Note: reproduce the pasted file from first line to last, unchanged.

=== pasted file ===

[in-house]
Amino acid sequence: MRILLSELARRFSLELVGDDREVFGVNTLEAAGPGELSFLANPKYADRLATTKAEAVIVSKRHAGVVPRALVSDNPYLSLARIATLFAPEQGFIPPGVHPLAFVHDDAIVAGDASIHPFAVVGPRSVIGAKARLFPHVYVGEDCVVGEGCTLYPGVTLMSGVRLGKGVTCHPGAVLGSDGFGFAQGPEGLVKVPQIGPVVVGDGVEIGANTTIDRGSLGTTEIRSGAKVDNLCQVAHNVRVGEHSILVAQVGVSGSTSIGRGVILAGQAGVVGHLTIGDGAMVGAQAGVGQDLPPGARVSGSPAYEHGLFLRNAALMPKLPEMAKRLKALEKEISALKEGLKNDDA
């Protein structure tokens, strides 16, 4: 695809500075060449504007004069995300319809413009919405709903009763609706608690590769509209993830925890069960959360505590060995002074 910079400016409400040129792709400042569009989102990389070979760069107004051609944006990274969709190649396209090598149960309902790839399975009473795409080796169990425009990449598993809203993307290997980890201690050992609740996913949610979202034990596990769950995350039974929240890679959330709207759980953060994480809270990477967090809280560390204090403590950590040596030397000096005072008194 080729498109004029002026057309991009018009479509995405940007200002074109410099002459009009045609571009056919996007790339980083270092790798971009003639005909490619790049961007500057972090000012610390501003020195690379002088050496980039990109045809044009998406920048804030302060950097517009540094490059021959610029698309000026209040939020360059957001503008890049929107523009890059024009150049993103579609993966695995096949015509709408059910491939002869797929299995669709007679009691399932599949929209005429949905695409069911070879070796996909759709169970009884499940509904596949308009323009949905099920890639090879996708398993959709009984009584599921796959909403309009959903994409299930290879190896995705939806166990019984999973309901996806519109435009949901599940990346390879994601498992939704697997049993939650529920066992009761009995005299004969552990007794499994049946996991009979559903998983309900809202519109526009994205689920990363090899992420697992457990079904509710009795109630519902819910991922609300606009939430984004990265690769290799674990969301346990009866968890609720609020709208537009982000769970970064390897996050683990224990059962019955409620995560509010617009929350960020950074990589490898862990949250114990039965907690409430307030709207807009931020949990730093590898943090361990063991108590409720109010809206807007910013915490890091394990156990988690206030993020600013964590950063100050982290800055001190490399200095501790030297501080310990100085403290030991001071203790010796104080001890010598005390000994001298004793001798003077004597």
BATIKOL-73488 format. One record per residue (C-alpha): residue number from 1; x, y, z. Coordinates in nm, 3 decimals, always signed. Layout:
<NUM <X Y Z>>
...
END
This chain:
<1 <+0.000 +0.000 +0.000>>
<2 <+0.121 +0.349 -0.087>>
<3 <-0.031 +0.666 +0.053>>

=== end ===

[in-house]
Amino acid sequence: MRILLSELARRFSLELVGDDREVFGVNTLEAAGPGELSFLANPKYADRLATTKAEAVIVSKRHAGVVPRALVSDNPYLSLARIATLFAPEQGFIPPGVHPLAFVHDDAIVAGDASIHPFAVVGPRSVIGAKARLFPHVYVGEDCVVGEGCTLYPGVTLMSGVRLGKGVTCHPGAVLGSDGFGFAQGPEGLVKVPQIGPVVVGDGVEIGANTTIDRGSLGTTEIRSGAKVDNLCQVAHNVRVGEHSILVAQVGVSGSTSIGRGVILAGQAGVVGHLTIGDGAMVGAQAGVGQDLPPGARVSGSPAYEHGLFLRNAALMPKLPEMAKRLKALEKEISALKEGLKNDDA
């Protein structure tokens, strides 16, 4: 695809500075060449504007004069995300319809413009919405709903009763609706608690590769509209993830925890069960959360505590060995002074 910079400016409400040129792709400042569009989102990389070979760069107004051609944006990274969709190649396209090598149960309902790839399975009473795409080796169990425009990449598993809203993307290997980890201690050992609740996913949610979202034990596990769950995350039974929240890679959330709207759980953060994480809270990477967090809280560390204090403590950590040596030397000096005072008194 080729498109004029002026057309991009018009479509995405940007200002074109410099002459009009045609571009056919996007790339980083270092790798971009003639005909490619790049961007500057972090000012610390501003020195690379002088050496980039990109045809044009998406920048804030302060950097517009540094490059021959610029698309000026209040939020360059957001503008890049929107523009890059024009150049993103579609993966695995096949015509709408059910491939002869797929299995669709007679009691399932599949929209005429949905695409069911070879070796996909759709169970009884499940509904596949308009323009949905099920890639090879996708398993959709009984009584599921796959909403309009959903994409299930290879190896995705939806166990019984999973309901996806519109435009949901599940990346390879994601498992939704697997049993939650529920066992009761009995005299004969552990007794499994049946996991009979559903998983309900809202519109526009994205689920990363090899992420697992457990079904509710009795109630519902819910991922609300606009939430984004990265690769290799674990969301346990009866968890609720609020709208537009982000769970970064390897996050683990224990059962019955409620995560509010617009929350960020950074990589490898862990949250114990039965907690409430307030709207807009931020949990730093590898943090361990063991108590409720109010809206807007910013915490890091394990156990988690206030993020600013964590950063100050982290800055001190490399200095501790030297501080310990100085403290030991001071203790010796104080001890010598005390000994001298004793001798003077004597």
BATIKOL-73488 format. One record per residue (C-alpha): residue number from 1; x, y, z. Coordinates in nm, 3 decimals, always signed. Layout:
<NUM <X Y Z>>
...
END
This chain:
<1 <+0.000 +0.000 +0.000>>
<2 <+0.121 +0.349 -0.087>>
<3 <-0.031 +0.666 +0.053>>